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The United States withdraws from UNESCO—a “misguided decision”

UNESCO at night, Paris. France

"It is in the minds of men that the defences of peace must be constructed.”

In 1945 shortly after the end of World War II, the United Nations Educational, Scientific, and Cultural Organization (UNESCO) was founded and headquartered in Paris, France. The primary mission of UNESCO is to build an overarching culture of peace around the world. Situated on a modern campus representing the mid-20th-century ideals of international art and architecture, UNESCO now has 195 member states and 10 associate members. Soon, the United States will not be one of them. (The 2011 photo above shows the UNESCO grounds and Eiffel Tower in the background at night).

The US was a founding party of UNESCO in 1945 and remained its largest funder for nearly 40 years. In 1984, however, citing a divergence in goals, the US withdrew from UNESCO and did not return to the organization for almost 20 years. In 2003, the US rejoined UNESCO and once again began providing international leadership in the fields of science, education, and culture. Now, the US is scheduled to withdraw once again (to take effect in 2018), citing an alleged anti-Israel bias within the organization.

One of the most important advances made by UNESCO is bringing international attention to the destruction of cultural property during armed conflict (see the Hague Convention), which has been particularly egregious across the Middle East, most recently with the destruction of heritage sites in Syria and Iraq by ISIS. UNESCO also works to promote international cooperation in stemming the sale of illegal antiquities that has provided significant funding to ISIS as well as other programs to protect cultural heritage. And, of course, the World Heritage Convention, which is administered by UNESCO, promotes the protection of natural and cultural sites around the world that have outstanding universal value, including monitoring endangered World Heritage sites.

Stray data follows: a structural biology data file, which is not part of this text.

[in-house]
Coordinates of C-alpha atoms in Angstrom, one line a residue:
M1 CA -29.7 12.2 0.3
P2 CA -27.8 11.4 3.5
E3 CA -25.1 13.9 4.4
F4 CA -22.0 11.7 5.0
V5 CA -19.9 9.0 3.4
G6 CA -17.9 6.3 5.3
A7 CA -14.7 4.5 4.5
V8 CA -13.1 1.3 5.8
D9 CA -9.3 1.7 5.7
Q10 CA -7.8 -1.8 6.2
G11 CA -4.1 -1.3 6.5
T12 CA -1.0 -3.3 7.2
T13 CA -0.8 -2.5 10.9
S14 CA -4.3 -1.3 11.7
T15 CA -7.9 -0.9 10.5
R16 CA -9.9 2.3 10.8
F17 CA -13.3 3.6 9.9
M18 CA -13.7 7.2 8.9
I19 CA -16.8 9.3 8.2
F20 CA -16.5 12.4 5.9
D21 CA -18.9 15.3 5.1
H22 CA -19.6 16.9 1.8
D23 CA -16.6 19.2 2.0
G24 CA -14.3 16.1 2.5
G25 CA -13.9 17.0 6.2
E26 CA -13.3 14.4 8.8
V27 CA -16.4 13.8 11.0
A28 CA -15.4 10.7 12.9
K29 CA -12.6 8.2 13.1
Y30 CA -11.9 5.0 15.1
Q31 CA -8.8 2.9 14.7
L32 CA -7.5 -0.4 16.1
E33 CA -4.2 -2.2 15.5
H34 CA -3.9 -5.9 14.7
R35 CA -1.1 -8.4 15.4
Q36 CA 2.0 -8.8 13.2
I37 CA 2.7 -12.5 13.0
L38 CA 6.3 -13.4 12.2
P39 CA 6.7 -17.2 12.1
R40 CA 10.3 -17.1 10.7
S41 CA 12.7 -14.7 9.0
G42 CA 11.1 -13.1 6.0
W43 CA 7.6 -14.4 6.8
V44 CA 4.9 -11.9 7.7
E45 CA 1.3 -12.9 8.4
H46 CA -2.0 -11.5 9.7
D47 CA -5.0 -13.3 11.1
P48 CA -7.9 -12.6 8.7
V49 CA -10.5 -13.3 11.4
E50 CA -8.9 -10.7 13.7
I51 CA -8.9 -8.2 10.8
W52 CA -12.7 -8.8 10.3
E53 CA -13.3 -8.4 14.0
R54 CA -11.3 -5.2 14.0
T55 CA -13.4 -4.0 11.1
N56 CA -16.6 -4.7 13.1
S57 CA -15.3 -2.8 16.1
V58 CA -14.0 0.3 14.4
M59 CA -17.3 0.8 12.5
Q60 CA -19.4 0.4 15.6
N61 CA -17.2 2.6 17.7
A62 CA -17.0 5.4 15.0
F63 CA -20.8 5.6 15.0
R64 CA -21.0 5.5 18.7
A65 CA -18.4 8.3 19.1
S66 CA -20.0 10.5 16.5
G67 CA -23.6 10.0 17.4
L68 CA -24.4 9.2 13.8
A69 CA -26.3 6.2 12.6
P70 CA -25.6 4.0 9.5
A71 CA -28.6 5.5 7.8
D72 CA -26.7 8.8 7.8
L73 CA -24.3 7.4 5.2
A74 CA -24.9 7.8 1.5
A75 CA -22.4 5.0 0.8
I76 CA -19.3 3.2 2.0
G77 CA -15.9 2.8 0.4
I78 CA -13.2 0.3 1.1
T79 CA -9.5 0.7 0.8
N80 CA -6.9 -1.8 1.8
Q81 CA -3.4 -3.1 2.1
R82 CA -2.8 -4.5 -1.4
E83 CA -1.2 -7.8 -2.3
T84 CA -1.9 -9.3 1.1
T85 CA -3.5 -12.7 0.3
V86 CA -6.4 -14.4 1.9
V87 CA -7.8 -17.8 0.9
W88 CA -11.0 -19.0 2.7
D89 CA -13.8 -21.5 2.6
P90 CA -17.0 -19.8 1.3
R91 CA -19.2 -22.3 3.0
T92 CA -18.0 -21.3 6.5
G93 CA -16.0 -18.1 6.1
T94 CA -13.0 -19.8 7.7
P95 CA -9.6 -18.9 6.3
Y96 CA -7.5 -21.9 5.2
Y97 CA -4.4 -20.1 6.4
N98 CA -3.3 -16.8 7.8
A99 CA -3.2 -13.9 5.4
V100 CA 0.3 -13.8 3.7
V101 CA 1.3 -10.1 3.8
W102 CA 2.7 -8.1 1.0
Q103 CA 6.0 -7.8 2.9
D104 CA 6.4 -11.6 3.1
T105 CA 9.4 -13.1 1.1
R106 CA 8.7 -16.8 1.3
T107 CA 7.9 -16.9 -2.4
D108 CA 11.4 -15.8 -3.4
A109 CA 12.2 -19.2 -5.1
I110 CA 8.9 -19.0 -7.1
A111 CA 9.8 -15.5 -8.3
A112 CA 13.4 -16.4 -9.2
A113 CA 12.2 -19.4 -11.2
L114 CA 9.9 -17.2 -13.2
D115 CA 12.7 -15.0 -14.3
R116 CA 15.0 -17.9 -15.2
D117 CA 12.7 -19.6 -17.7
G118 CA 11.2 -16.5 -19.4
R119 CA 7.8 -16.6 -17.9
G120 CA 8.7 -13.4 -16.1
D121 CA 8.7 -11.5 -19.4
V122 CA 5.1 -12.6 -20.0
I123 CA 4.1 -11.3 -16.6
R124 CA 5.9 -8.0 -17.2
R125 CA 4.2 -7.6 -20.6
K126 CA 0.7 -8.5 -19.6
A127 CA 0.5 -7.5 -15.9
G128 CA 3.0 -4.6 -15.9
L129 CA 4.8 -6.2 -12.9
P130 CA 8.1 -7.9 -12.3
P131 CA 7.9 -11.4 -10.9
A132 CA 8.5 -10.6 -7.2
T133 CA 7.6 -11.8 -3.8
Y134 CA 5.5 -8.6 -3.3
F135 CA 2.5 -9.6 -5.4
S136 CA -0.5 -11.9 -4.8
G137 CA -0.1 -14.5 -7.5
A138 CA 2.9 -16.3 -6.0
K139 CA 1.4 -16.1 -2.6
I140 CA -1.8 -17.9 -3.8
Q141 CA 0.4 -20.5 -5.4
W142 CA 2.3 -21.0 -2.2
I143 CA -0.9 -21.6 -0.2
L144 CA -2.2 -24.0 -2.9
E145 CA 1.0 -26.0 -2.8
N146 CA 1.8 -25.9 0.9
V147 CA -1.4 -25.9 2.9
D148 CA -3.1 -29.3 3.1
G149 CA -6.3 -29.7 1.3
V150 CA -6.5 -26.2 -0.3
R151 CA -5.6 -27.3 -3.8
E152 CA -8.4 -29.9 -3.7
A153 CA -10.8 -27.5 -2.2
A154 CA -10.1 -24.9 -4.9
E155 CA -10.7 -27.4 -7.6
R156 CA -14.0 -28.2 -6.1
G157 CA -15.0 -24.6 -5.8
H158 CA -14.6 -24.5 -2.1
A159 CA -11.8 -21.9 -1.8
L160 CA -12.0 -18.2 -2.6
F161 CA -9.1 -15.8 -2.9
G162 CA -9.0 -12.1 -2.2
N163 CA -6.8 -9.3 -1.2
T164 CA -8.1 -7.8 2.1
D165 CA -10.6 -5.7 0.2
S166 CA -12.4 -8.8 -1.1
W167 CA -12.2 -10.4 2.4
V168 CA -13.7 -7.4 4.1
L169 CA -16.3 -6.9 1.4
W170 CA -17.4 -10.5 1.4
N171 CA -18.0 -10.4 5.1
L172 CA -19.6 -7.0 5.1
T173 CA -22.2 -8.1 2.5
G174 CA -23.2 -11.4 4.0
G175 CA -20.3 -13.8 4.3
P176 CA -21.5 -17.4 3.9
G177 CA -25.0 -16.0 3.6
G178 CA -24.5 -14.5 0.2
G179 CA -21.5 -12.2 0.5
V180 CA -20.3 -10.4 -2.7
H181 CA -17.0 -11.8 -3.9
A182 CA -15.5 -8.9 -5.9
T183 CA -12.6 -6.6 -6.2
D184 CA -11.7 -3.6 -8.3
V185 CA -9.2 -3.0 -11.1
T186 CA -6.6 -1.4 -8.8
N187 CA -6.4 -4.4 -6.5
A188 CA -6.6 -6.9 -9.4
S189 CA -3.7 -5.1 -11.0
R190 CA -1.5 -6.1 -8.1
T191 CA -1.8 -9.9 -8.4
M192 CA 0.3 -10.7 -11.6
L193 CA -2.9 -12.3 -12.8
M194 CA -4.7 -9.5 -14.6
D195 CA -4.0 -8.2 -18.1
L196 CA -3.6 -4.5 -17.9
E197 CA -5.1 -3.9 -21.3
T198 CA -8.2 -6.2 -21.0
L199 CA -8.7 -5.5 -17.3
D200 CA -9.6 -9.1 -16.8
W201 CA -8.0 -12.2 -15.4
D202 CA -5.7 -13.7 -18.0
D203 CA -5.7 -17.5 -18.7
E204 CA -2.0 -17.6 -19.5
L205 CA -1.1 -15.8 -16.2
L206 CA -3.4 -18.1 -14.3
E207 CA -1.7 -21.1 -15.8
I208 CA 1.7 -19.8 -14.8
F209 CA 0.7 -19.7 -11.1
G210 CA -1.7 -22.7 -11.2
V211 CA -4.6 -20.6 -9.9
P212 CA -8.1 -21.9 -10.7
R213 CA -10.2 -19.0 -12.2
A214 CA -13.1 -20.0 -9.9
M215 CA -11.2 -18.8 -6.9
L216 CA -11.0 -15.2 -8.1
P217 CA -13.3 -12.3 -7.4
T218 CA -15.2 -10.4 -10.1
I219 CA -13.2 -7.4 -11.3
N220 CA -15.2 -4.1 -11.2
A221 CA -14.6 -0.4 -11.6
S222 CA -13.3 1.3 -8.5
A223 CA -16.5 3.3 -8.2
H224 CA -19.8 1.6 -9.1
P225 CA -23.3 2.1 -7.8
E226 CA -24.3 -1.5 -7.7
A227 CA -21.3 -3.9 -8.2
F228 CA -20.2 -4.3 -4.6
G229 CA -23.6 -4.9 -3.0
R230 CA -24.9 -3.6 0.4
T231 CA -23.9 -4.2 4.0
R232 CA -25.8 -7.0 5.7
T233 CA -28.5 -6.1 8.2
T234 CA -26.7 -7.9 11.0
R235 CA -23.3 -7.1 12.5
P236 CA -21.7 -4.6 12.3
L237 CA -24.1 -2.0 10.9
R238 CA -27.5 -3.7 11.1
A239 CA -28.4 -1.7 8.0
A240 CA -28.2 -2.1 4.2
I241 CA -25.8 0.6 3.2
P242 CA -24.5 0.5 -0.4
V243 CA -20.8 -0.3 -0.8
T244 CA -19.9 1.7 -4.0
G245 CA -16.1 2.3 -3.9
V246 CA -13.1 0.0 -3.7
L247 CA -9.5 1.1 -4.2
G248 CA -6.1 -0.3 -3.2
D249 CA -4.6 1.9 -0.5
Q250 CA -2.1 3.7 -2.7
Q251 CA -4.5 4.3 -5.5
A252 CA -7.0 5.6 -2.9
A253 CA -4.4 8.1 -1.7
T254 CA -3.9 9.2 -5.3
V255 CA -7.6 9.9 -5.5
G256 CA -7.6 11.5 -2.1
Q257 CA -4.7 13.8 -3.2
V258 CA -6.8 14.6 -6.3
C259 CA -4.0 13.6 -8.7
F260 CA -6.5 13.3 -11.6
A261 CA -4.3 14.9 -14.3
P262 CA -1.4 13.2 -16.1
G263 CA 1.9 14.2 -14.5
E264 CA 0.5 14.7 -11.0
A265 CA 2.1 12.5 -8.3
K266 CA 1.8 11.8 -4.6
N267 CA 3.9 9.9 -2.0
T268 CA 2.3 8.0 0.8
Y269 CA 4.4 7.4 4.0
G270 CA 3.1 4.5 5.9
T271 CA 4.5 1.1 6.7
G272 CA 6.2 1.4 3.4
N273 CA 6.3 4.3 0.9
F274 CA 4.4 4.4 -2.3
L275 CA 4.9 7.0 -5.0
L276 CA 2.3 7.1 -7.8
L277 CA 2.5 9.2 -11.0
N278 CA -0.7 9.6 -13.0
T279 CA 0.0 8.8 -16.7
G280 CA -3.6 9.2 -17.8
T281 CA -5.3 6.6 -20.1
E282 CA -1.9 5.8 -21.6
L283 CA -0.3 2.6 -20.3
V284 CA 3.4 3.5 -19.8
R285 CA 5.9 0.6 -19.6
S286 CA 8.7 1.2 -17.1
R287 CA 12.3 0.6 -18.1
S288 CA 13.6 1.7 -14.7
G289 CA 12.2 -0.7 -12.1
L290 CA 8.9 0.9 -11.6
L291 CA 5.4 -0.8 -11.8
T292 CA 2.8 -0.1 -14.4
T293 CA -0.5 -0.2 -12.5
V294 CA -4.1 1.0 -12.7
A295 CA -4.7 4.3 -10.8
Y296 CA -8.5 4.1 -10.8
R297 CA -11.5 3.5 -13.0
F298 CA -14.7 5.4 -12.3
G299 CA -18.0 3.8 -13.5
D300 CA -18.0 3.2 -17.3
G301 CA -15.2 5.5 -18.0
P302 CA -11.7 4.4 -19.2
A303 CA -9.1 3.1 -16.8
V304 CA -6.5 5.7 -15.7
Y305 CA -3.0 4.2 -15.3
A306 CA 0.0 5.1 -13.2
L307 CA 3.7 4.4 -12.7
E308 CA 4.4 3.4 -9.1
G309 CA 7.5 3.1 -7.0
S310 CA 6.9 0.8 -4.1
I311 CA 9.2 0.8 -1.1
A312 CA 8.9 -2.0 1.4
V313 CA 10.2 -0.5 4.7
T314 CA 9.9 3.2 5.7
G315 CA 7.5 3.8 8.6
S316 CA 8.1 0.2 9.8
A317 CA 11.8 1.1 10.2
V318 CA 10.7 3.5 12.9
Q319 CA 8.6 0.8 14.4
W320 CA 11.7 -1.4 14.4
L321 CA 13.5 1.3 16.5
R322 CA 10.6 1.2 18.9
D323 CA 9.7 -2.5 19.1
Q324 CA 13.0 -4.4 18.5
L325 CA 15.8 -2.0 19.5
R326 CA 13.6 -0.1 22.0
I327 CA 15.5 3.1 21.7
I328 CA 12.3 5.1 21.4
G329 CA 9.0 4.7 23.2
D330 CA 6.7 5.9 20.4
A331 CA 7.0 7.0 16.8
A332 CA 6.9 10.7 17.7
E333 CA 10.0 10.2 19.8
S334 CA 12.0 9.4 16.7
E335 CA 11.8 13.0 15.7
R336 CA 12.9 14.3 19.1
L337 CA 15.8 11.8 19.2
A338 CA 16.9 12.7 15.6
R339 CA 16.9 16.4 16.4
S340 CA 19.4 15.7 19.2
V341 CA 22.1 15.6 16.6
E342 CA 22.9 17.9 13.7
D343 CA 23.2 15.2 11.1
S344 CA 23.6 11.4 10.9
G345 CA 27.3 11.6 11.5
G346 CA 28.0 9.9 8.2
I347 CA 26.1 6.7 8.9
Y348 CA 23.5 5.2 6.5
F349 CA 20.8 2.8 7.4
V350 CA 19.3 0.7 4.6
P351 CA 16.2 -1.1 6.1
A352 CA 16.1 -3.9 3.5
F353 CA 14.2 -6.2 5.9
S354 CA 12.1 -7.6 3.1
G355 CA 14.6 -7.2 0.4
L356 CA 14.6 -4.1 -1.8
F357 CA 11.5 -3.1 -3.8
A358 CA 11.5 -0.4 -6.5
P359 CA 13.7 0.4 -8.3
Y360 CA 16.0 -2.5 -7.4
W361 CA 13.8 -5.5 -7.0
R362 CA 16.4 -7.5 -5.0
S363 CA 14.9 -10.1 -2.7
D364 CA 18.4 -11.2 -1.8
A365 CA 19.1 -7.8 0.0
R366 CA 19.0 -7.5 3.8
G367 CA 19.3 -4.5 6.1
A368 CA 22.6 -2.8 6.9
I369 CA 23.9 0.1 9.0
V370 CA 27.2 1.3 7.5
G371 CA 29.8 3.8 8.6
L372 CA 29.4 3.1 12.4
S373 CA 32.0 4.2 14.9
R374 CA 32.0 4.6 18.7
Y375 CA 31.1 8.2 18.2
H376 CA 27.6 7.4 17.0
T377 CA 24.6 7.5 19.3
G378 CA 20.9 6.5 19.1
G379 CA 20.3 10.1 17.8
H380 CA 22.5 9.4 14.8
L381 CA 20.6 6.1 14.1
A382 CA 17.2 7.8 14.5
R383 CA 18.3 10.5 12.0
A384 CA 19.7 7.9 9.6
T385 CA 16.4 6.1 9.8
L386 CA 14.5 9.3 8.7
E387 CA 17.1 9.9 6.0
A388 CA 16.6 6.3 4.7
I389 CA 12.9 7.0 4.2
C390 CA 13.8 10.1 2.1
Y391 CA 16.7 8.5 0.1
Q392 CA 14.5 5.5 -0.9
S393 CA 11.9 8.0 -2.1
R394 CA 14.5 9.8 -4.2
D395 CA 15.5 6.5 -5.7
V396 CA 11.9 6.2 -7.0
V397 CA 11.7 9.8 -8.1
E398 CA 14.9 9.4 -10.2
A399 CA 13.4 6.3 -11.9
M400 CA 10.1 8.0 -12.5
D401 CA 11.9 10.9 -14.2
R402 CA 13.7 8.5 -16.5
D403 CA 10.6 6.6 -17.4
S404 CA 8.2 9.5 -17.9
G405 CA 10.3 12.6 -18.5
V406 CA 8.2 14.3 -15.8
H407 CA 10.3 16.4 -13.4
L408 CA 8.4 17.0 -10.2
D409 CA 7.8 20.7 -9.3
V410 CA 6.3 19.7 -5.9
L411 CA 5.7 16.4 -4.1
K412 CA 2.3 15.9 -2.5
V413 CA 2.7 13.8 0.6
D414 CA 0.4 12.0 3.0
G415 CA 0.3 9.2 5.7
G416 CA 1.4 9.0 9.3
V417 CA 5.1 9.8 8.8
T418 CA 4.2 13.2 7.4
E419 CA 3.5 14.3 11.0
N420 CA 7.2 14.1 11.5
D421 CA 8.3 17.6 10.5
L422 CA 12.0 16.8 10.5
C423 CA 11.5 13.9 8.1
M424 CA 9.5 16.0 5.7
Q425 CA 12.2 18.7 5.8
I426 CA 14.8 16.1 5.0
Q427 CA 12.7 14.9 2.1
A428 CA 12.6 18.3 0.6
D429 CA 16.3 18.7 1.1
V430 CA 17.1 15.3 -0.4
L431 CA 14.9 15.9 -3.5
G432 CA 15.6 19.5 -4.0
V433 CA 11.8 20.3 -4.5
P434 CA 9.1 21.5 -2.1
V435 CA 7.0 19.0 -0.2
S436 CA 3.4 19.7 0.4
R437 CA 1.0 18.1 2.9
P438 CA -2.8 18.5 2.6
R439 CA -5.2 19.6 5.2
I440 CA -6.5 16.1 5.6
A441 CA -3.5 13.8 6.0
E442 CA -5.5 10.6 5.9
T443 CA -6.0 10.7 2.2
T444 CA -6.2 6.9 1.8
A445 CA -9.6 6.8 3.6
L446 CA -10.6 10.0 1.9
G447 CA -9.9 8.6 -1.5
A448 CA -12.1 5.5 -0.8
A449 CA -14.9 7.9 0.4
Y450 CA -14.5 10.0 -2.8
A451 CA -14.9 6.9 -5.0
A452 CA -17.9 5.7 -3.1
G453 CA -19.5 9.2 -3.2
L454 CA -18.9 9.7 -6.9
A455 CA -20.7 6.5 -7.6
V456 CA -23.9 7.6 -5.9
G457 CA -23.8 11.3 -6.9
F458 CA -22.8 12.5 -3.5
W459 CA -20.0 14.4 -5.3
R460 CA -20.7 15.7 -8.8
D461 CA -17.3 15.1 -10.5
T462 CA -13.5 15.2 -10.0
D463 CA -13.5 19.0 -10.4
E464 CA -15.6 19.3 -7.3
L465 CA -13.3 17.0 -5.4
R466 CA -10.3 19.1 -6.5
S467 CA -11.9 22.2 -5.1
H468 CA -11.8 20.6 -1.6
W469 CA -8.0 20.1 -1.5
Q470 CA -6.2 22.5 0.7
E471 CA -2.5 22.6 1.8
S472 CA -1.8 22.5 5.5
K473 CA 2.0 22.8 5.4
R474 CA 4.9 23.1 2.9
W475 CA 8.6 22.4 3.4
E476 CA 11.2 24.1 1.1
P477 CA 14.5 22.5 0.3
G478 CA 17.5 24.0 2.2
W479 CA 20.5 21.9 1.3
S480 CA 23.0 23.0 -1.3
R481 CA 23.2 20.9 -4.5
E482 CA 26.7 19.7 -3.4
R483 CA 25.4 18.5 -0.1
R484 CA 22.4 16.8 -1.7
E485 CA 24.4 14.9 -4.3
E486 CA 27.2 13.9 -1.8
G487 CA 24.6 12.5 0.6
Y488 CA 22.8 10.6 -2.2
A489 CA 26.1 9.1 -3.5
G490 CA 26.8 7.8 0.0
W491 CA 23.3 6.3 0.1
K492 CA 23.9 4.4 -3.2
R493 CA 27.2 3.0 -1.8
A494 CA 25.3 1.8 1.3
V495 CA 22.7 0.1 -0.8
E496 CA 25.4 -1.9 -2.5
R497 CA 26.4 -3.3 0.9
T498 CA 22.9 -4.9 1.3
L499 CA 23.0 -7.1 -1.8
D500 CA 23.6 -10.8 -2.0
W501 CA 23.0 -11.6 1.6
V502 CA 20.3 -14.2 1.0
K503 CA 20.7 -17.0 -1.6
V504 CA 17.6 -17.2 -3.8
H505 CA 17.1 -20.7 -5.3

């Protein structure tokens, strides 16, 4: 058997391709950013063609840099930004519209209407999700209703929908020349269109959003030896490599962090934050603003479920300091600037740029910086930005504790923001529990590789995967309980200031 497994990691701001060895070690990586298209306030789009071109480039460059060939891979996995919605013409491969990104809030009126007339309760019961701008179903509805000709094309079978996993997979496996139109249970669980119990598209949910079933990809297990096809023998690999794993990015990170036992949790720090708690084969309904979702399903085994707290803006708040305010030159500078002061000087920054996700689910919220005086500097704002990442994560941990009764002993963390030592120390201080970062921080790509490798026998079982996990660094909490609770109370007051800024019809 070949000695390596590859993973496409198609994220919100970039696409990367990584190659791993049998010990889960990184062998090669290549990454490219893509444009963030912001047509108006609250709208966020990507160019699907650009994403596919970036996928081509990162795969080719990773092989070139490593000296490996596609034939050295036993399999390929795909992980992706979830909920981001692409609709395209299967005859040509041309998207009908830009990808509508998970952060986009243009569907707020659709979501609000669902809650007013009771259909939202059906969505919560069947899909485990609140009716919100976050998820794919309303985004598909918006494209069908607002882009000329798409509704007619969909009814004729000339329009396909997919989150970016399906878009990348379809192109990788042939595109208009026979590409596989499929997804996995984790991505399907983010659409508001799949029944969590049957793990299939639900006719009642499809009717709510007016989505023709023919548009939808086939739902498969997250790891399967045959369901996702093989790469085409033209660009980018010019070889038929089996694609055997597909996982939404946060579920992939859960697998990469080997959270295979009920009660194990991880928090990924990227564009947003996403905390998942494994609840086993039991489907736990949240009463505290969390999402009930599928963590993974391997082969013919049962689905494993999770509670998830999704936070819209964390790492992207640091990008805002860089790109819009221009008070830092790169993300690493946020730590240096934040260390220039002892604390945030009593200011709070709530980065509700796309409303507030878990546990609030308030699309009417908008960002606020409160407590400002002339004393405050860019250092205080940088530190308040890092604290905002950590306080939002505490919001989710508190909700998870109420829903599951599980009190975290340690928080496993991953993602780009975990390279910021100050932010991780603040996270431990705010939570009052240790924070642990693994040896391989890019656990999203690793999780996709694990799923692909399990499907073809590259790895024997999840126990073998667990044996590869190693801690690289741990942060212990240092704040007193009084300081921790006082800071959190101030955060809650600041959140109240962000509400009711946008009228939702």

In light of the impending US withdrawal from UNESCO, this opinion writer talks discusses this “misguided decision.” Other links provide additional perspectives on different aspects of UNESCO’s work.


Why UNESCO Needs the United States

By Hugh Eakin

October 31, 2017

The New York Times

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